“You must ring this number”

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Thank you to Dementia Australia clients Shelley and Leo for sharing their story.  

I am Leo's partner of almost 30 years. I often think of the film, 'Sliding Doors' when I think about the events that led us both to come to live in the same block of townhouses in Eastern Brisbane. The chance of us meeting in any other way was extremely remote. A few years after he retired, I became aware of him gradually withdrawing from 'life' and that he was struggling with his memory as well as showing other signs that everything was not quite as it should be.

I asked him to discuss his memory with his doctor and, he did, but in a joking way which didn't lead to the outcome I had hoped for. Eventually a close friend intervened and insisted that Leo go back to his doctor. I accompanied him this time and his doctor listened to my story. To this day he remains extremely supportive.

Leo was referred to a specialist who conducted many tests during the following weeks; medical and cognitive. The resulting diagnosis in September 2020 was, Alzheimer’s. As we were leaving the specialist's office, he gave me a phone number and said, 'You must ring this number'. When I did, I realised that the number was for Dementia Australia.

A very kind man called me quite late one night and for the next hour took me through the Dementia Australia website and talked to me about the available support and resources.

I wish I had recorded the names of the people I spoke to from Dementia Australia up to this point, but I do remember the general feeling that all these people were kind and understanding and there to help us. Leo and I ended up enrolled in a course called Living with Dementia. We both benefited from the course in different ways. Ultimately, I believe it gave me skills and strategies that led to my being far more understanding and supportive of Leo.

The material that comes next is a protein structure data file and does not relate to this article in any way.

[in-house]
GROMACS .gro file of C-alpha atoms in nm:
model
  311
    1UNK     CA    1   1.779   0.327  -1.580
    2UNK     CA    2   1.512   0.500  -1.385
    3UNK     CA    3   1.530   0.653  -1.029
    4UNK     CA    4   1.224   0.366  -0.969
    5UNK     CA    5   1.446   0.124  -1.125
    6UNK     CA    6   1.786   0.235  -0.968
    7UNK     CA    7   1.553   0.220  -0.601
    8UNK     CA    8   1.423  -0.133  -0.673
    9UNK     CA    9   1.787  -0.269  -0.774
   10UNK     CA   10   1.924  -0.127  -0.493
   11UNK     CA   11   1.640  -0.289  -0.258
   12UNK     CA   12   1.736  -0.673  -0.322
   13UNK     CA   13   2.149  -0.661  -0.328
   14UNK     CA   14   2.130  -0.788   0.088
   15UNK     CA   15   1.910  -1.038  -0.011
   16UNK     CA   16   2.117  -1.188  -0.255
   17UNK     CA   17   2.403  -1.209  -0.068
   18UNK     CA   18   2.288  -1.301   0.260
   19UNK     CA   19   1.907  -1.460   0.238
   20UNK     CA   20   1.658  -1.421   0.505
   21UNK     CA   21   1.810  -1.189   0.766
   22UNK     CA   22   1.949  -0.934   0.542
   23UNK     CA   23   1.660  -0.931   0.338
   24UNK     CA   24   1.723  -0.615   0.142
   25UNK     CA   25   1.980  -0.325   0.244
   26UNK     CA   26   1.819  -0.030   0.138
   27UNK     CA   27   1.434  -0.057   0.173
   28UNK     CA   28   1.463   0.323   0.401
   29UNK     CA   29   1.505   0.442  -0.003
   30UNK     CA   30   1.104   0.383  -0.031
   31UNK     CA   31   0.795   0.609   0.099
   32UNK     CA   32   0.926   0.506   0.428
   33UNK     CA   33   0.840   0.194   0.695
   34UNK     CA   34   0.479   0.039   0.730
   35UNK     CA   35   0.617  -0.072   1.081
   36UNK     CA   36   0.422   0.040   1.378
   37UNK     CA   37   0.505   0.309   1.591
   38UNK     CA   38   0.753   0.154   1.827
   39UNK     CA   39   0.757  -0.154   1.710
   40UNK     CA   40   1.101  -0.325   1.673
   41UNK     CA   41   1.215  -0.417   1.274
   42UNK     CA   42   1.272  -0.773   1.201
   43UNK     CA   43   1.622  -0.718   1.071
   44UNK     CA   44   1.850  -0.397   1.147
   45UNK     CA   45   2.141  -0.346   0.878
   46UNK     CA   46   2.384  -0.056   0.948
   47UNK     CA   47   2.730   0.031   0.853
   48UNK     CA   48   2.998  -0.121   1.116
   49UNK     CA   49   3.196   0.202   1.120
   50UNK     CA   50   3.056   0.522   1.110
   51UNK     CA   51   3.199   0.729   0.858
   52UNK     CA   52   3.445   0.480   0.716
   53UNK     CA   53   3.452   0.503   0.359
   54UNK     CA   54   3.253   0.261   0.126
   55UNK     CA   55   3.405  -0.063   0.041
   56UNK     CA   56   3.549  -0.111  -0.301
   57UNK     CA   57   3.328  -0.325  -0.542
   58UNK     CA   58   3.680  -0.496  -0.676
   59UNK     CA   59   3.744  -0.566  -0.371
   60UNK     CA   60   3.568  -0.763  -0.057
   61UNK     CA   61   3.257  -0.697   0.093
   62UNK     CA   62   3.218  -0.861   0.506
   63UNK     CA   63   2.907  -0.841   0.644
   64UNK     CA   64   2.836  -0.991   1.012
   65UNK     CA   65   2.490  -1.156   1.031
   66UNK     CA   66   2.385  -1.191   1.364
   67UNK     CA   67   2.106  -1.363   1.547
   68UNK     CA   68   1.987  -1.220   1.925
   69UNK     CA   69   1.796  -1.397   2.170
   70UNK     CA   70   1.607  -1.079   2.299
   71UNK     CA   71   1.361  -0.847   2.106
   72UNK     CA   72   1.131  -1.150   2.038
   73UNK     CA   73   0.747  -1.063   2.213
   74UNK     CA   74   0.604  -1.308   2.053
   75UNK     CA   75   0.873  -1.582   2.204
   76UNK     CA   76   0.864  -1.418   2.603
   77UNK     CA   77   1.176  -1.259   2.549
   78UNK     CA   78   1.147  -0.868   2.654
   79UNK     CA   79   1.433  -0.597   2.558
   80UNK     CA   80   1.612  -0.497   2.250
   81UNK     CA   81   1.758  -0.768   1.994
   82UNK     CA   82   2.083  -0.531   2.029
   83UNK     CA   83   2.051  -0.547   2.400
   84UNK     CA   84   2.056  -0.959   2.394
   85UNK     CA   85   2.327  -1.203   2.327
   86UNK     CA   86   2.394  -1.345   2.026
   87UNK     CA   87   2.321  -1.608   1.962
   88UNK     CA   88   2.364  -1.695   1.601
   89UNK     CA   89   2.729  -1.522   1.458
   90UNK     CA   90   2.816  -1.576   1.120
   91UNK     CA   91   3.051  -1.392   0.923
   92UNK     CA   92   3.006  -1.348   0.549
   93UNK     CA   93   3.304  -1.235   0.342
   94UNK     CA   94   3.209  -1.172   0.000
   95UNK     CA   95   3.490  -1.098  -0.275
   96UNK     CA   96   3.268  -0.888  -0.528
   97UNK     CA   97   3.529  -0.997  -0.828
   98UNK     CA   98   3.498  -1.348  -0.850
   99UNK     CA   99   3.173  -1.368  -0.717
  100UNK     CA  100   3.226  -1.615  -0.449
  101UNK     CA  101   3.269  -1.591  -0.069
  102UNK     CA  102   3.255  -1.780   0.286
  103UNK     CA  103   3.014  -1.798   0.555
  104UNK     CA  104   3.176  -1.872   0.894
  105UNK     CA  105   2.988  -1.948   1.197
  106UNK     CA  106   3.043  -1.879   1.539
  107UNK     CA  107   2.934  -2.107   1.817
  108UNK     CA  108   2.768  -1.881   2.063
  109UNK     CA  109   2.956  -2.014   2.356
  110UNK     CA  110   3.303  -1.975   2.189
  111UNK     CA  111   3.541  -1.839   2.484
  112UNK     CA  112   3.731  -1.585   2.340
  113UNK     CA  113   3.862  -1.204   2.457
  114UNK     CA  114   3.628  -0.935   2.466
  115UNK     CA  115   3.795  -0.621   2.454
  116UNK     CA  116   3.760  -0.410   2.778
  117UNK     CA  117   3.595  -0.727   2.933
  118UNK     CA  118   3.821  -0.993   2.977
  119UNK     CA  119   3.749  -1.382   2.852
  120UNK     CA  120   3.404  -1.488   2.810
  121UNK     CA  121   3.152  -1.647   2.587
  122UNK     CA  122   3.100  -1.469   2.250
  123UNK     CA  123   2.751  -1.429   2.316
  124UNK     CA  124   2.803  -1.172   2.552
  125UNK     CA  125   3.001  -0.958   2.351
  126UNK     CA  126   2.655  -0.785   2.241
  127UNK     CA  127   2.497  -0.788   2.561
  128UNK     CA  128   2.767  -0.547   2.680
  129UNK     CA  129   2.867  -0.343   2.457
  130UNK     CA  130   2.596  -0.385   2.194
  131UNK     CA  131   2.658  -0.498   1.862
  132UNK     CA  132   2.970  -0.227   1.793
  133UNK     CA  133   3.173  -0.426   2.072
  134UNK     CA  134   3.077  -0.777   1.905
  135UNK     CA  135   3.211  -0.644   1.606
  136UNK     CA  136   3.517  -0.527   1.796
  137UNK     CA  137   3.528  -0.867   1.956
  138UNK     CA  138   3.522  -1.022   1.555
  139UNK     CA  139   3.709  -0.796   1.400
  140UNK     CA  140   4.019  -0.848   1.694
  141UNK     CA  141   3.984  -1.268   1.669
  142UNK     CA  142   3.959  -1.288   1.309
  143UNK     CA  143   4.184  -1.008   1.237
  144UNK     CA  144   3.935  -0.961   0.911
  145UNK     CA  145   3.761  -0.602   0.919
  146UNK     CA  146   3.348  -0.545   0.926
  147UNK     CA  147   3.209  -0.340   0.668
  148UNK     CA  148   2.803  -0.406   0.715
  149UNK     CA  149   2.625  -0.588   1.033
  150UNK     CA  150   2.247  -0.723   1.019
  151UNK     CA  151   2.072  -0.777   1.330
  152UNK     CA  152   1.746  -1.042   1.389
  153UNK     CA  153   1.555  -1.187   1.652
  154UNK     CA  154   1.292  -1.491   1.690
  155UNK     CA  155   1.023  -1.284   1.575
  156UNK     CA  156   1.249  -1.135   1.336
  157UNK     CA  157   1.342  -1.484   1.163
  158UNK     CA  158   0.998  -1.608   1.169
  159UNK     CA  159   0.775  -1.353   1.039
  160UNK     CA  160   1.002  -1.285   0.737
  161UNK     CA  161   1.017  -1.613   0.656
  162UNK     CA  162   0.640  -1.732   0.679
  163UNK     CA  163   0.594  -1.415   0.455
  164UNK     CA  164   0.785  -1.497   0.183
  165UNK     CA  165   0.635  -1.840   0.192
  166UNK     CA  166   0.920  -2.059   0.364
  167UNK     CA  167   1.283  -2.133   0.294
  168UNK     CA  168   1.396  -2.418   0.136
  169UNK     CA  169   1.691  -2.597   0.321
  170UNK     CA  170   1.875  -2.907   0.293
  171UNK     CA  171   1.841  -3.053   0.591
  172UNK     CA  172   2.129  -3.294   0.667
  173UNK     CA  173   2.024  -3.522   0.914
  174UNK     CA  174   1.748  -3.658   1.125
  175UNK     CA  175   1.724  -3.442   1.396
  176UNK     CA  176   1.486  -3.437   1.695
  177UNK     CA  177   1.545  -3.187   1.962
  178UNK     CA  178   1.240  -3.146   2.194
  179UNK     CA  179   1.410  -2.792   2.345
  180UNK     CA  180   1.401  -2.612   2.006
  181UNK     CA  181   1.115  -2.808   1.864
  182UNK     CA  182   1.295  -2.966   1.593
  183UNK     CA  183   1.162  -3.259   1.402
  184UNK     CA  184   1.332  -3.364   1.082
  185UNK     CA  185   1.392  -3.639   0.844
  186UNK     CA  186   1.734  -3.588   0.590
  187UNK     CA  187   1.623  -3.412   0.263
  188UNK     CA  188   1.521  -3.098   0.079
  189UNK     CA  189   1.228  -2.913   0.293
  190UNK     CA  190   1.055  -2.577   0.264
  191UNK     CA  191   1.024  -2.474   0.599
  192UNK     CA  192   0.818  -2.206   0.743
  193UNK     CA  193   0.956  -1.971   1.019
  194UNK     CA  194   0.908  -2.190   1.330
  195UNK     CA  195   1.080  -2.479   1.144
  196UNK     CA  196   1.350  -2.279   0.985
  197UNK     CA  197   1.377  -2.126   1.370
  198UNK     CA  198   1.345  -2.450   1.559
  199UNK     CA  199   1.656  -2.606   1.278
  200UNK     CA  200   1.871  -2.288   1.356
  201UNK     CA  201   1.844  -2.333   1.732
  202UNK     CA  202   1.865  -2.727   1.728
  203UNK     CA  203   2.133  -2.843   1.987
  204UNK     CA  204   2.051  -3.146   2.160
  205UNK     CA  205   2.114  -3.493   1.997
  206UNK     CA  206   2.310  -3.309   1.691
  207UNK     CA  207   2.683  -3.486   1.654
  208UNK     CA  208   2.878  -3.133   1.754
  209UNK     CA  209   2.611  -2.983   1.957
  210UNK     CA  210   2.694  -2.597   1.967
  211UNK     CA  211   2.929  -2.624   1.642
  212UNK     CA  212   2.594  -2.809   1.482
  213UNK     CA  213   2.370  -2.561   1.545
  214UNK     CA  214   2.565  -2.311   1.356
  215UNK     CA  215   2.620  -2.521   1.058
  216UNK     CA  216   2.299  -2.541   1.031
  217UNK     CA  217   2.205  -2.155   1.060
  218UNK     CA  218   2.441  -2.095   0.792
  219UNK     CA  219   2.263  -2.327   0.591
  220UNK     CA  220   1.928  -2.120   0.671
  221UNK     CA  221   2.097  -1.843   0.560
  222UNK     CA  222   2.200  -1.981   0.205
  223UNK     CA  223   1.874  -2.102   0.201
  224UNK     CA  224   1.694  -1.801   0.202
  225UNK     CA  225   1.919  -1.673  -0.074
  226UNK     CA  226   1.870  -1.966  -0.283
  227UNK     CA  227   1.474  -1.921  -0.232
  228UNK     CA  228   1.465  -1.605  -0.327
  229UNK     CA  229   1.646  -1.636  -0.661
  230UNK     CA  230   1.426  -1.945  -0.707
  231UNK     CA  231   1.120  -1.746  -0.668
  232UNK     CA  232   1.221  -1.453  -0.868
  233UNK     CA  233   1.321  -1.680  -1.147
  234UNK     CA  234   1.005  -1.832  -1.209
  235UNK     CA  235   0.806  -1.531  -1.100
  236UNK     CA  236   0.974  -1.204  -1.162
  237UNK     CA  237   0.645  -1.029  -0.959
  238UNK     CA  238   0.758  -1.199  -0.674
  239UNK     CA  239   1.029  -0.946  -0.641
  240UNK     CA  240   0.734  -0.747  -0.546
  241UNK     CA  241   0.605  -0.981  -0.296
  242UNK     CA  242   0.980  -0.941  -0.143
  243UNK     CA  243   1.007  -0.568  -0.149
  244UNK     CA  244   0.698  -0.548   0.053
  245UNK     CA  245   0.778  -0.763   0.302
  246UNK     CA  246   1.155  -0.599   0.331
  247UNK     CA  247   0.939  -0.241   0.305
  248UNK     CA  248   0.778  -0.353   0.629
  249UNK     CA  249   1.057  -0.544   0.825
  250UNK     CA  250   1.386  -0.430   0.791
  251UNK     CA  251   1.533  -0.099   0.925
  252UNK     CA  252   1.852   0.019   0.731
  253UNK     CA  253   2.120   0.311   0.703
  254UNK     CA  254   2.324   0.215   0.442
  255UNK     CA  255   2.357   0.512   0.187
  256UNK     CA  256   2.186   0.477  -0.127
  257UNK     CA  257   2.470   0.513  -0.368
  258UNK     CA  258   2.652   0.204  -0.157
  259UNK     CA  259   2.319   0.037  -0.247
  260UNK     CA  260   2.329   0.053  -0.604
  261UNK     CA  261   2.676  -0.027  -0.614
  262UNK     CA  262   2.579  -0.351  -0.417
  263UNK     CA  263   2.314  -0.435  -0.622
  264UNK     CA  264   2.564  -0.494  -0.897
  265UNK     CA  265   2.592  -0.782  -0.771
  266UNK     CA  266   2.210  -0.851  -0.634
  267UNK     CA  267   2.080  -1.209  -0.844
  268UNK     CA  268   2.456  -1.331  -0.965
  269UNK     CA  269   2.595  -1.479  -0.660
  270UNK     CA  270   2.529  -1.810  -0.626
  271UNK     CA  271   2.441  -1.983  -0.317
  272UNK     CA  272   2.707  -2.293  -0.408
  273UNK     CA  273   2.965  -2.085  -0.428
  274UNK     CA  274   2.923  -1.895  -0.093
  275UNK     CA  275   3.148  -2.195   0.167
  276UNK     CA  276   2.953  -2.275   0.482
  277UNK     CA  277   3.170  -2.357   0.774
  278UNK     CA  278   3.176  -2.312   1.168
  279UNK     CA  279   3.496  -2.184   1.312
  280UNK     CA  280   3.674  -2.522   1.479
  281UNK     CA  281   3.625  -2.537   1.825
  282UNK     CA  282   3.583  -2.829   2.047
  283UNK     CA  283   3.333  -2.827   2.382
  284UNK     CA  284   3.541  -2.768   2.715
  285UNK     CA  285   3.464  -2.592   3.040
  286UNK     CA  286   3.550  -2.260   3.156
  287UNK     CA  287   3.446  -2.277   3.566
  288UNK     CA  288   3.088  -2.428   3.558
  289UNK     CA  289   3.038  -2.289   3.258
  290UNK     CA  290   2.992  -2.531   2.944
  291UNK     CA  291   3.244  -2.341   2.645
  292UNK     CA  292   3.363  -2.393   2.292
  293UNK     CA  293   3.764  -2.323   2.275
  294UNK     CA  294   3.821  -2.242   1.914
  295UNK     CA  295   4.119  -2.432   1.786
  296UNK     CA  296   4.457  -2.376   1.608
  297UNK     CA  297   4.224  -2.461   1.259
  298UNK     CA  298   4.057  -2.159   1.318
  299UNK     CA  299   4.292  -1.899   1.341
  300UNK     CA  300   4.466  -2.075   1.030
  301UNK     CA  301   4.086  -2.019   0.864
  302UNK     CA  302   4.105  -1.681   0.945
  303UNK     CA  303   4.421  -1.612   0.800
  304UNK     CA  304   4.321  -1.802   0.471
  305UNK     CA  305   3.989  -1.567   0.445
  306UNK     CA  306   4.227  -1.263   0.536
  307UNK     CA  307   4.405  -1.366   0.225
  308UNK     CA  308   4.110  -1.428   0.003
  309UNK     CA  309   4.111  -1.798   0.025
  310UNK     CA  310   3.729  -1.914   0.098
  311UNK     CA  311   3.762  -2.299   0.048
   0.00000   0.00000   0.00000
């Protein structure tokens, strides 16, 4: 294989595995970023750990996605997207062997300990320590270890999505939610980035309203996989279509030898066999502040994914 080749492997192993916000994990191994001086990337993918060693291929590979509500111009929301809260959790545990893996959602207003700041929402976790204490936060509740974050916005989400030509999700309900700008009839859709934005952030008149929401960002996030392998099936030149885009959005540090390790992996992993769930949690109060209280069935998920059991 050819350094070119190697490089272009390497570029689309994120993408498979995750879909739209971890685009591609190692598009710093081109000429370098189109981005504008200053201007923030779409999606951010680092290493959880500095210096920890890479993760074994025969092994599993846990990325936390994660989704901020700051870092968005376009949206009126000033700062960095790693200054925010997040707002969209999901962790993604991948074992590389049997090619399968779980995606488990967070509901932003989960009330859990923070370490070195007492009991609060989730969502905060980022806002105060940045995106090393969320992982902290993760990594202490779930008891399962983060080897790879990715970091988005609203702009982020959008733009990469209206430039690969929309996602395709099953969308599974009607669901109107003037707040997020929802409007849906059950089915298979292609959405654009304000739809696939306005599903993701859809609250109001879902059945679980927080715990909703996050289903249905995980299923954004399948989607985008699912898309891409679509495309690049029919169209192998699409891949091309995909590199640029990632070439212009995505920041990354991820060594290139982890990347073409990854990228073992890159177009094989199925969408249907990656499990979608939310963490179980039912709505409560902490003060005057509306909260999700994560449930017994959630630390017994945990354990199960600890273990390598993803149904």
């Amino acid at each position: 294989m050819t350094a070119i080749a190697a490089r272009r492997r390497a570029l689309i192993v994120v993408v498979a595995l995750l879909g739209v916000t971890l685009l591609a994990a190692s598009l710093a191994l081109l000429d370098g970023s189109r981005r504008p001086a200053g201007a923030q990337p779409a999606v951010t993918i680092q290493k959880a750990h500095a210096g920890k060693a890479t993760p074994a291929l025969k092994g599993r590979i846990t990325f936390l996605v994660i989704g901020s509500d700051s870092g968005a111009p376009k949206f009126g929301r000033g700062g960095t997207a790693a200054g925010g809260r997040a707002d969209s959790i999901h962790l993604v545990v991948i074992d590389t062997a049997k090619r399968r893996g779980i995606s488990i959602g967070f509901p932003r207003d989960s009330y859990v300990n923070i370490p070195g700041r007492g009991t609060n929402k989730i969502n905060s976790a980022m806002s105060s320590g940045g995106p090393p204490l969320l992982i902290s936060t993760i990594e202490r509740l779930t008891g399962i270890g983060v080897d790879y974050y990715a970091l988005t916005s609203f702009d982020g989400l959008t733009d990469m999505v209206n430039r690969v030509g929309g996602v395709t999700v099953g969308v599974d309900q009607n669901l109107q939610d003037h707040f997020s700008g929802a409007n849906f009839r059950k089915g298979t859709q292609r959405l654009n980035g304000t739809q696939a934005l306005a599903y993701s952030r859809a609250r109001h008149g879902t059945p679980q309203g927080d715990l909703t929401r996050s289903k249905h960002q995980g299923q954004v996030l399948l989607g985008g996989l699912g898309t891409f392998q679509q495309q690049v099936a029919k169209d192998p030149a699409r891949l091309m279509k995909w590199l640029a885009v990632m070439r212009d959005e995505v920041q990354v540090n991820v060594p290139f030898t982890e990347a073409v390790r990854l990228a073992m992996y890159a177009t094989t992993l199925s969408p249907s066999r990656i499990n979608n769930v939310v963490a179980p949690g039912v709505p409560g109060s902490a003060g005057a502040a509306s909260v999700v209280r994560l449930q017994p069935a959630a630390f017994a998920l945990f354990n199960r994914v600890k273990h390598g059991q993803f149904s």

Following on from this I received a request to complete a Dementia Australia survey. This was probably one of the best steps I have taken thus far. At the end of the survey there was a question about how Dementia Australia could help us further. At this stage I wanted to find someone, perhaps a professional support worker, who could bring a new dimension to Leo’s life. I felt he was becoming very tired of my voice; I certainly was.

I asked if Dementia Australia was able to point me in the right direction to get this type of help.

A wonderful, wonderful lady, Julia, from Cedar House called me. I have since started to call her, 'our angel'. She talked about what Cedar House had to offer and asked that we come out to have a look through. Shortly after the opportunity arose and we went, me full of expectation and hope, Leo quite reluctantly. Julia happened to be on site and we spent a very enjoyable half hour there. All the staff were so welcoming that Leo was willing to give it a go which really surprised me.

The staff, activities and food at Cedar House have given him so much to talk to other people about. Julia has kindly sent through a photo each week and these too have prompted more conversation.

In the first three weeks of him attending Cedar House Leo has been involved with a variety of tasks, games, music and conversation.  I tried for many years to interest him in attending the local Men’s' Shed but to no avail. When I arrived at 2pm on his second day at Cedar House he had tools in hand, was working with Cameron on a project and didn't seem particularly interested in putting them down to come home.

I love our trips home as Leo talks all the way about what he has done and about the other attendees, the wonderful staff and the two small sausage dogs and birds that spend their days there.

For both of us Leo attending Cedar house one day per week has already been remarkable. He is at his best socially and the program supports and encourages this. Last week he suggested that we invite a local couple to join us for dinner. You could have knocked me over that this suggestion came from him. Yahoo!

I would definitely encourage people to reach out to Dementia Australia for help and support. I acknowledge that I haven't as much as I could have but I now feel a part of the 'family' and I can see that in the future I will reach out more. Everything about living with dementia for both parties is super daunting, including asking for help. The people at Dementia Australia are the professionals and are especially caring and supportive. They actually have some of the answers to those questions you don't feel able to ask anyone else.

We are here to help. If you need information or advice, please call the National Dementia Helpline on 1800 100 500. The Helpline is available from 8am to 8pm, Monday to Friday excluding public holidays.